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Everyone faces some adversity in their life, but some people must overcome far more than the rest.  A local man faced an obstacle so big, it became a secret.   And that secret he kept from friends and family for 56 years.

Alby Lee Lewis is not that different from any other 76-year-old retiree.  He loves his down time, his fast car and spending time with his family.

But underneath his close knit circle, was a secret that Alby carried his entire life.

“I knew things weren’t right with me but I wasn’t sure what the problem was,” he says.

Alby was dyslexic and never learned to read. In school, they put Alby in a separate area with other kids who were struggling.

“They just didn’t realize you have an issue. They just figured you’re dumb,” he says. “They just gave me stuff to do, dumb stuff. That’s what they did.”

Afraid of what people thought of him, Alby learned it was keep his problem a secret.

“I didn’t tell anybody.”

He didn’t tell his siblings, his friends or even his own daughter.

The only person he told was his wife, Bonnie.

When she was pregnant, Alby grew anxious his child would come out like him.

Together, they made it work. Bonnie did the bills, read her daughter books and helped with her homework and Alby learned a few tricks. He always ordered the special the waitress talked about, since he couldn’t read the menu. And if put on the spot at work, he claimed he forgot his reading glasses and asked for a little help.

And it worked –  for 56 years.

That’s until one afternoon when their daughter Jaclyn came home from college.

“He asked me to read the directions on a microwave dinner and I was busy at the time and I said, ‘No, can you just read them,’” she says.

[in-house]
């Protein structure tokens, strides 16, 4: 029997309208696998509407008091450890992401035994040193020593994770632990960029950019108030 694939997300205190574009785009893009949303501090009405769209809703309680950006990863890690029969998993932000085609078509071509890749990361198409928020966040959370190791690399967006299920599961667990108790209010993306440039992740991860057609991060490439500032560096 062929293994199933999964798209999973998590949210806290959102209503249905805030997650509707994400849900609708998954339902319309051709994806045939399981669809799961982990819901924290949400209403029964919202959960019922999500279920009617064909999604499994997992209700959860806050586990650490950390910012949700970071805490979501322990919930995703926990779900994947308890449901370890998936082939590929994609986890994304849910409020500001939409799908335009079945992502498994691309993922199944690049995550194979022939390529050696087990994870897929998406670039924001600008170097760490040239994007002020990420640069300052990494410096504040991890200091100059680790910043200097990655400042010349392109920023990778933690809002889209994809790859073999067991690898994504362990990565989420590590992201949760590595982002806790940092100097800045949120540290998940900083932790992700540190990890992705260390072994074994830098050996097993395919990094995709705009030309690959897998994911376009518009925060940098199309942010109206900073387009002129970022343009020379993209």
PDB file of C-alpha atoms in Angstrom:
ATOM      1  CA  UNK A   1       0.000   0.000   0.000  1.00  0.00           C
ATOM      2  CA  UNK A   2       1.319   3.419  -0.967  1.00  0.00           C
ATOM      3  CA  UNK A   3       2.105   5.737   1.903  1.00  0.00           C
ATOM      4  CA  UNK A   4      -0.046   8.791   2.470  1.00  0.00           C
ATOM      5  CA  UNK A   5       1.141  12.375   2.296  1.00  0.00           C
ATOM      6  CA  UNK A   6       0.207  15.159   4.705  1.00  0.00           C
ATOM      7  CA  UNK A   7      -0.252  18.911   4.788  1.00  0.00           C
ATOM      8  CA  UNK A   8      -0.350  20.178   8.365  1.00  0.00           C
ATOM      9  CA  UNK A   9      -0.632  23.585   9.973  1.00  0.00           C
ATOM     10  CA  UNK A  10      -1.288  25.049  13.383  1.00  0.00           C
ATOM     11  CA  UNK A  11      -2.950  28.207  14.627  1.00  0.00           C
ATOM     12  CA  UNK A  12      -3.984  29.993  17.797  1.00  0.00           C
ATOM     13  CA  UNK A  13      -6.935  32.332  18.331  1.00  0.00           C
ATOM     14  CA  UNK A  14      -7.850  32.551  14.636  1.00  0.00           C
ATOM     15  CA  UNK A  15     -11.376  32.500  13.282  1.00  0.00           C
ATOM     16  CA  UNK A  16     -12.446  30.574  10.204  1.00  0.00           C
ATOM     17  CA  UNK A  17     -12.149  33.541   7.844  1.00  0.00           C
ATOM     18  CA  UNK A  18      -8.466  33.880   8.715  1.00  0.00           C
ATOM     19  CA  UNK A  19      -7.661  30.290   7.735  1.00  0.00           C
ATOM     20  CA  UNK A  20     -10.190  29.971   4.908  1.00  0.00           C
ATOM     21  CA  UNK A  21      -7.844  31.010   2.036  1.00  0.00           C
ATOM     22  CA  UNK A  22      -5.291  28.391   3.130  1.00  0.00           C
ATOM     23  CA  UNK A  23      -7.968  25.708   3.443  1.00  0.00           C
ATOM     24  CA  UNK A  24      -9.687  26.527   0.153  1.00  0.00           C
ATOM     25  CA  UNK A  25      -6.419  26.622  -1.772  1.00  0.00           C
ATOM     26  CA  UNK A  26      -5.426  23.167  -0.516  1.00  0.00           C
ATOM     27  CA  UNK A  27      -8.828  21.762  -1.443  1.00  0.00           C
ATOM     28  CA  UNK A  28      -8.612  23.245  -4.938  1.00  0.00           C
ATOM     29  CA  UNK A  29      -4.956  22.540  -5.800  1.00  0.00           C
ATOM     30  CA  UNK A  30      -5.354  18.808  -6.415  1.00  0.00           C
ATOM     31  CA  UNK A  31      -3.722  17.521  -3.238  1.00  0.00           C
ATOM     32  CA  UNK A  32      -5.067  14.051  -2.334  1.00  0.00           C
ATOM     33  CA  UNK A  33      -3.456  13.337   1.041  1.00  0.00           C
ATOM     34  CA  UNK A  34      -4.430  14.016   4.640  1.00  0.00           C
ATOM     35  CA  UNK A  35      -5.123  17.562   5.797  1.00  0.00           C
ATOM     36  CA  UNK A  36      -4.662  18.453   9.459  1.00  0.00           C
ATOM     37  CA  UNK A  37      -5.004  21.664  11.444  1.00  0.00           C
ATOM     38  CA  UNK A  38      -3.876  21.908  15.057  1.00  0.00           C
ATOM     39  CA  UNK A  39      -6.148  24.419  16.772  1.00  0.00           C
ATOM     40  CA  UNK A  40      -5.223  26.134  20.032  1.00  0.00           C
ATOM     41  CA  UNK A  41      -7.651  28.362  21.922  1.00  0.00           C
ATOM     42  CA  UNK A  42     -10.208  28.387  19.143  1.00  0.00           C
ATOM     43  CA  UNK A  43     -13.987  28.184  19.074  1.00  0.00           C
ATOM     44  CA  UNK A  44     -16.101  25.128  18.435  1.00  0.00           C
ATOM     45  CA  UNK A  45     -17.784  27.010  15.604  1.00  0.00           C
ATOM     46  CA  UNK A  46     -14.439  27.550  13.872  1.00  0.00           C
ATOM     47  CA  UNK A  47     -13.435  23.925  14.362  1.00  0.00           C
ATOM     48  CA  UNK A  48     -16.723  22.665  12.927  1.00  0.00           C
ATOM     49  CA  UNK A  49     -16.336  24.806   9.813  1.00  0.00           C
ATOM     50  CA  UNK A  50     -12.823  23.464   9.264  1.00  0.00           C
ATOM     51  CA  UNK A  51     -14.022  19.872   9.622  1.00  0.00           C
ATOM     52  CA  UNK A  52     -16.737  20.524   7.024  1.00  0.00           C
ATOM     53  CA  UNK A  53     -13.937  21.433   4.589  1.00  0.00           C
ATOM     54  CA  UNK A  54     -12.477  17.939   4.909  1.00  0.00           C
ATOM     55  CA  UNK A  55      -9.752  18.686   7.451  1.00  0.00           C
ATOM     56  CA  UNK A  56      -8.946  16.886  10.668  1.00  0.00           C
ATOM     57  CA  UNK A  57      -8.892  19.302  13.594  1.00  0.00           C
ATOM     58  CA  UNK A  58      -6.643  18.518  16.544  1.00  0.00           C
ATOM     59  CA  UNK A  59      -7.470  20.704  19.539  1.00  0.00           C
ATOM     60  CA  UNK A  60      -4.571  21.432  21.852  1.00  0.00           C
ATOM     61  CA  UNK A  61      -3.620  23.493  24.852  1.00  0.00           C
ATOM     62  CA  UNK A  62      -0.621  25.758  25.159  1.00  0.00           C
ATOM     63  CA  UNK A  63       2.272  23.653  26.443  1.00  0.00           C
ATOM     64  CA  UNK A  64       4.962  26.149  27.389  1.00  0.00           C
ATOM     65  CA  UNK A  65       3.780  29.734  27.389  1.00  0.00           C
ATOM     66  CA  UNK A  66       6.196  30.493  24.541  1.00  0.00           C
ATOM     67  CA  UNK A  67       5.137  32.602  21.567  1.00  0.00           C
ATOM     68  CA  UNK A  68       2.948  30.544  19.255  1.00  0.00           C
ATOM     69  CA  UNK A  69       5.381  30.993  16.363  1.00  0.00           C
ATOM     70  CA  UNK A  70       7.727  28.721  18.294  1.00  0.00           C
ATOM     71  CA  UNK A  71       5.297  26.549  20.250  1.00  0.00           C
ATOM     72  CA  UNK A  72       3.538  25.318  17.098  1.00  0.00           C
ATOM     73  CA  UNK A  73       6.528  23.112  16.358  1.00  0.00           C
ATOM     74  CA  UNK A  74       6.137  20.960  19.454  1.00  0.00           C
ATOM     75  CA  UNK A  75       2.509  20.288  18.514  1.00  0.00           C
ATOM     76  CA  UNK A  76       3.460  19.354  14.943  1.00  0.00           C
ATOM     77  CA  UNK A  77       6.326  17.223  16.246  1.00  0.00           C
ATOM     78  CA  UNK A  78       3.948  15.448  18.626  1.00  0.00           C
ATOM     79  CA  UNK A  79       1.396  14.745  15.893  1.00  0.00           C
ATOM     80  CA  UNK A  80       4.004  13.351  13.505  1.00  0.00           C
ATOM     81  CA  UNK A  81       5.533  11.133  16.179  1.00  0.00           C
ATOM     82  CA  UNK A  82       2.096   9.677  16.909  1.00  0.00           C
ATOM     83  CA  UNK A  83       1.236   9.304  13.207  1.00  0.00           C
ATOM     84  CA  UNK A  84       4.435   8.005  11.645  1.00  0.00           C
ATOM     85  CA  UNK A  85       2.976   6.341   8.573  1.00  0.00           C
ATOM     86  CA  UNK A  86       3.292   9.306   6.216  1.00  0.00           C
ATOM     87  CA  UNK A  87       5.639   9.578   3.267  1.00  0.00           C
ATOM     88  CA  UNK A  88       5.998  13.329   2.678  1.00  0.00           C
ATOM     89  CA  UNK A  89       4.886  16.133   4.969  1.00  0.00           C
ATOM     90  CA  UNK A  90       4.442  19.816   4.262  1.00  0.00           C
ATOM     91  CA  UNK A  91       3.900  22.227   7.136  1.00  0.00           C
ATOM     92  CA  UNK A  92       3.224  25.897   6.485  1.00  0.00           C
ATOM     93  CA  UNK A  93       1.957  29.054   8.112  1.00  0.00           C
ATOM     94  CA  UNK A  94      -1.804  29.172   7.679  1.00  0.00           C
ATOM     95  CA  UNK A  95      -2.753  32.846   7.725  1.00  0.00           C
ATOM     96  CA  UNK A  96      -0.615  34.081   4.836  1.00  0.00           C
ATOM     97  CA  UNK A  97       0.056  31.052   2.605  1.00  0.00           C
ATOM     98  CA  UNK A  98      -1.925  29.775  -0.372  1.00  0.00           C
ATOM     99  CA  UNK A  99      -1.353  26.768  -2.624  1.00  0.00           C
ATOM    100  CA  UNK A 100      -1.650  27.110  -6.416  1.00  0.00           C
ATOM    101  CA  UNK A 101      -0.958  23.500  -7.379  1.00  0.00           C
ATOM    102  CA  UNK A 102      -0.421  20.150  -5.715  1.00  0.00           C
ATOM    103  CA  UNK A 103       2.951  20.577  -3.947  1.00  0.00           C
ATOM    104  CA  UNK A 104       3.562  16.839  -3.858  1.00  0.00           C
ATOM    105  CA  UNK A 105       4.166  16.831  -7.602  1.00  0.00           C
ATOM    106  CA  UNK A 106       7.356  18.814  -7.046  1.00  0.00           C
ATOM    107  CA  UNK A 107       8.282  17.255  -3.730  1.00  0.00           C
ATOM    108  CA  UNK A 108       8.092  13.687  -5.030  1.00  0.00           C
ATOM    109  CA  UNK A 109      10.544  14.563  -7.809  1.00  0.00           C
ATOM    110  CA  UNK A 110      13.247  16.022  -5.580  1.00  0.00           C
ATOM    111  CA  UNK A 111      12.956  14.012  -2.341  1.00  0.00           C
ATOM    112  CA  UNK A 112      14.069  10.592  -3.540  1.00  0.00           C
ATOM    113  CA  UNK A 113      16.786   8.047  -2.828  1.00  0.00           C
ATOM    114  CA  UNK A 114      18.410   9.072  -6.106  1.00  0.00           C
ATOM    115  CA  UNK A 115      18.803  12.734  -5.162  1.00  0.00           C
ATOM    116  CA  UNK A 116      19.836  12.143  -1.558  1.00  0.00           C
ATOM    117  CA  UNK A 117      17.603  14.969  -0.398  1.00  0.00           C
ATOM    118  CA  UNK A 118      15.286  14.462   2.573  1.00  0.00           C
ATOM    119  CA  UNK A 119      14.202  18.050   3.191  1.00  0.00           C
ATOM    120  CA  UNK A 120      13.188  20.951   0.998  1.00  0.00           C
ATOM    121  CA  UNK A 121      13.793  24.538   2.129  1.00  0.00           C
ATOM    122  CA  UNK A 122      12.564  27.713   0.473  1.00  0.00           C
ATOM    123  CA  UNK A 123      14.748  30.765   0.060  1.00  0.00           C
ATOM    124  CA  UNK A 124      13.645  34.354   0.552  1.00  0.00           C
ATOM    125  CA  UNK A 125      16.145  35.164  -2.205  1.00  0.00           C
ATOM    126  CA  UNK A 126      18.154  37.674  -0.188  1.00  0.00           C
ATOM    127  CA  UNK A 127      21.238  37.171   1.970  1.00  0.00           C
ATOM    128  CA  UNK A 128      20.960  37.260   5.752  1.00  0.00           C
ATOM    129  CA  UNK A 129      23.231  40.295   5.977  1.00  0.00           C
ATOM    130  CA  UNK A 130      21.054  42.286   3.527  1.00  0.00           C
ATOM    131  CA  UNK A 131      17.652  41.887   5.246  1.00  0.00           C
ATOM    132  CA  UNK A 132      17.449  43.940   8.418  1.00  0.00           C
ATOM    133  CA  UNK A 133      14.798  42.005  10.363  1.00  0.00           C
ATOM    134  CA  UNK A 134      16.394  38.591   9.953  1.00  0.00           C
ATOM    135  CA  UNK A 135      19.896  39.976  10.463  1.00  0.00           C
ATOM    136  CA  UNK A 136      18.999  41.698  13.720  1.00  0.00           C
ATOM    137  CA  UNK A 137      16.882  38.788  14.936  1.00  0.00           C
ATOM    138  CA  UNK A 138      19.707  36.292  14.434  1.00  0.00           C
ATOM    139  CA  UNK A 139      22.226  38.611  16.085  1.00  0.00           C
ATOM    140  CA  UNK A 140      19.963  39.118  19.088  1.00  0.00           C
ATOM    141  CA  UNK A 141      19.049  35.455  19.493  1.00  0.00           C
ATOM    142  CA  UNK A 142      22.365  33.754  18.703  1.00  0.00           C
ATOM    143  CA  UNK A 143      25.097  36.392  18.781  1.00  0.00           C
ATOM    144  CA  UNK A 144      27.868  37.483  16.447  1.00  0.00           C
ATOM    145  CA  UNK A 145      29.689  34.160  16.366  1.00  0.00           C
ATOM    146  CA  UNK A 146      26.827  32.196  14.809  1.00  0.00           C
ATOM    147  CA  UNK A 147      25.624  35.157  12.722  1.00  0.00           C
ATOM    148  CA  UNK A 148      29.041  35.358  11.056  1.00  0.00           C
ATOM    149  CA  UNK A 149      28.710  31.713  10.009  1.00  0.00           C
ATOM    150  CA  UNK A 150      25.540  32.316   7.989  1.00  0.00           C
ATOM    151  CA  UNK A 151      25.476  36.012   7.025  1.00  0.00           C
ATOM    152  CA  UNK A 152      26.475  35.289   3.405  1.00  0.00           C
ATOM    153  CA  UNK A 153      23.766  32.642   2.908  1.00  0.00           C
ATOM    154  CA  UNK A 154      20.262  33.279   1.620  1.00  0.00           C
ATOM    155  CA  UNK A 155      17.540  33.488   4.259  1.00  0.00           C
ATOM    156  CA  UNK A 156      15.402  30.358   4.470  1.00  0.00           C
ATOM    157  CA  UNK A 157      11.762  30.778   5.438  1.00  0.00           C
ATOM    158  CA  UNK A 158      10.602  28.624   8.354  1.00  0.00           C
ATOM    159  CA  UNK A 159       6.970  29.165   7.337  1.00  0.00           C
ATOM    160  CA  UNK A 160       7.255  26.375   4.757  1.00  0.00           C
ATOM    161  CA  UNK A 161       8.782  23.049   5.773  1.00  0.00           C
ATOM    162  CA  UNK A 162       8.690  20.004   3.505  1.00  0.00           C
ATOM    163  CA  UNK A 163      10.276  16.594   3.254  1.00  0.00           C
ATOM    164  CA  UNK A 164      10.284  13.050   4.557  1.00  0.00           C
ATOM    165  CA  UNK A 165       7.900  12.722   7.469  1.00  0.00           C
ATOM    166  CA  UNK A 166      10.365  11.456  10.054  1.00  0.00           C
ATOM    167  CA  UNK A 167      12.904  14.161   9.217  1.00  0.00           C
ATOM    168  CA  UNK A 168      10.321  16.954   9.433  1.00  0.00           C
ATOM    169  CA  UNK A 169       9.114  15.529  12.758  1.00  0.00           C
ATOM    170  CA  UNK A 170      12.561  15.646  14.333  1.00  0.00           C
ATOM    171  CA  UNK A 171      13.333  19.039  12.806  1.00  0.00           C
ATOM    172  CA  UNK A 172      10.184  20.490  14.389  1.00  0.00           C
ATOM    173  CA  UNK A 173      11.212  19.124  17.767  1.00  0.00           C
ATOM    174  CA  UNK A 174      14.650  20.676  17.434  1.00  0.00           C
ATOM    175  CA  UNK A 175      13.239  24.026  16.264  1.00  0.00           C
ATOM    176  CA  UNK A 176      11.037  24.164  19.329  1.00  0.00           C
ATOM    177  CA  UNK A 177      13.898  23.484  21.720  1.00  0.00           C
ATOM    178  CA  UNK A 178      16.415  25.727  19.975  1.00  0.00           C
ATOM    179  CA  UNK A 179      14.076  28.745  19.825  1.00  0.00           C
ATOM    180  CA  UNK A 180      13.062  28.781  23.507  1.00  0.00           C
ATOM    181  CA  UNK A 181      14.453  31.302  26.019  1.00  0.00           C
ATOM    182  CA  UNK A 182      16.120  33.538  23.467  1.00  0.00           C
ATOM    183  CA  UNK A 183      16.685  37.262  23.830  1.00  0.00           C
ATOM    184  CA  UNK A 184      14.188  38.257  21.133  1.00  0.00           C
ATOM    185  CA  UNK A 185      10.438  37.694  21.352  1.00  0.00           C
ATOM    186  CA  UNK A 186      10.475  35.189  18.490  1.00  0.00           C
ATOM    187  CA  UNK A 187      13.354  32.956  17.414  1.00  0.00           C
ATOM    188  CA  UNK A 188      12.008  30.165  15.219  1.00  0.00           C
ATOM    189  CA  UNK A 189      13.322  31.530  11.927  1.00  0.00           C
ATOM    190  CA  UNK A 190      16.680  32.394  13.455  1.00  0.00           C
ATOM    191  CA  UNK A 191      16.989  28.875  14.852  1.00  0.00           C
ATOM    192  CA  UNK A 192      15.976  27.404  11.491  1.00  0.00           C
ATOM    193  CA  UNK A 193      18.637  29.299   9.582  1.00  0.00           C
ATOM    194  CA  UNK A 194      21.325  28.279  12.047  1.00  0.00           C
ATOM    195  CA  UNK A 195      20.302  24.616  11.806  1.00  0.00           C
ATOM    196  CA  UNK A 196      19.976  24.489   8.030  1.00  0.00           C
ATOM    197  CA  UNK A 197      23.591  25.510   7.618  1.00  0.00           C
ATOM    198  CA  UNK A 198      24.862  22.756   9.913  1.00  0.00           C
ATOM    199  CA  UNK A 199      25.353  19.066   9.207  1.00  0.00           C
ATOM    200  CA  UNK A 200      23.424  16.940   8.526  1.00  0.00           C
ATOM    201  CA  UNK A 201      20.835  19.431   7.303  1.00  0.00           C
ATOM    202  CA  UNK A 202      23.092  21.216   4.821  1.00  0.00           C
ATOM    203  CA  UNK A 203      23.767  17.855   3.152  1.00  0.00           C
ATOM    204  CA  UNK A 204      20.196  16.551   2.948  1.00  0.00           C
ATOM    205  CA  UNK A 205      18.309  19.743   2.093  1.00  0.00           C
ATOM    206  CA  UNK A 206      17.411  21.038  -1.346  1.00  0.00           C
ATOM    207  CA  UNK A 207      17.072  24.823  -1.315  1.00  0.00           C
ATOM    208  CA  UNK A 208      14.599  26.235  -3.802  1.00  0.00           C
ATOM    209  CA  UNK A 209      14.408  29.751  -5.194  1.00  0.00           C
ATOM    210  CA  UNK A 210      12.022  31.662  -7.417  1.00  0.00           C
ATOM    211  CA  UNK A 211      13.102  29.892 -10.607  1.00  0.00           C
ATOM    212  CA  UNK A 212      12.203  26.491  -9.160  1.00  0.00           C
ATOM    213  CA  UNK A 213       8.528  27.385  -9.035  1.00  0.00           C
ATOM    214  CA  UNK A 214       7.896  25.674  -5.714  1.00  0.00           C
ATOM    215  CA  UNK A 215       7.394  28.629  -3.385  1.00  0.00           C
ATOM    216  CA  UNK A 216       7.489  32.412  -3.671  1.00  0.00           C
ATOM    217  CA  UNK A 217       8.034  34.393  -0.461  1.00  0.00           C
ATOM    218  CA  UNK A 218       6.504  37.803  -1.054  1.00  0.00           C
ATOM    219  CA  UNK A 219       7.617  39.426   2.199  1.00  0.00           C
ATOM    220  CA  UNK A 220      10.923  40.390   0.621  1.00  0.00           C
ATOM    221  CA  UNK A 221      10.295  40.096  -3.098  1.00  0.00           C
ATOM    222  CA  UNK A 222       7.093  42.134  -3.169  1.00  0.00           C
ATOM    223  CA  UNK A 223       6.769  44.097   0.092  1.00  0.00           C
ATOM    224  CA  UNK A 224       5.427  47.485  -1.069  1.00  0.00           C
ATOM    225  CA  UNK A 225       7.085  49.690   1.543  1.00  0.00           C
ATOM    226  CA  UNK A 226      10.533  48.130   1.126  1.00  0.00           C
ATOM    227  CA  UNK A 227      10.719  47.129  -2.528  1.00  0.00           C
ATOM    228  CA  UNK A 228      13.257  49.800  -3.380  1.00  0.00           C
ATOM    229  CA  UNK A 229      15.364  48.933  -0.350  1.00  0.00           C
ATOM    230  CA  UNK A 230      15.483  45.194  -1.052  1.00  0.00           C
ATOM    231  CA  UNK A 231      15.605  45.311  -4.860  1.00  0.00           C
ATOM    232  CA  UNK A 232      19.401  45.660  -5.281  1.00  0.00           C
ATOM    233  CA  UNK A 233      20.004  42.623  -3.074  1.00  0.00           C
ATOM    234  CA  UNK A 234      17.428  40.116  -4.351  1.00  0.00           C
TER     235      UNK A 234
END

Alby told her he didn’t have his glasses.

“She says ‘Papa, your glasses are right there.’ And I said, ‘Jackie, I have an issue here.’”

Jaclyn was shocked but her mother was relieved to finally have the burden of lifetime secret lifted.

With the secret out, Jaclyn and Bonnie took Alby to a reading specialist who diagnosed him with dyslexia. Months later, Jaclyn pushed her dad to enroll at an adult literacy center.

It took Alby years at the College of Dupage, but for the first time in his life, the words on paper were becoming unscrambled. He practiced his sounds constantly.

“It took me eight years to learn to read basic 4th grade reading,” he says.

Simple things like passing his written driving tests were major accomplishments for Alby.

After a life with no words, Alby finally found the words to his own story and published a book this year. A testament to overcoming adversity. He hopes his story will encourage others to not live in silence.

“I think a lot of people can do it today, what I did. Go back to school,” he says.  “It was a tremendous feeling to say I can read.”

He’s written a book entitled “Life with No Words.” In it, he talks about the power of perseverance and hope for anyone struggling with not just dyslexia but any kind of adversity.

More information at his website.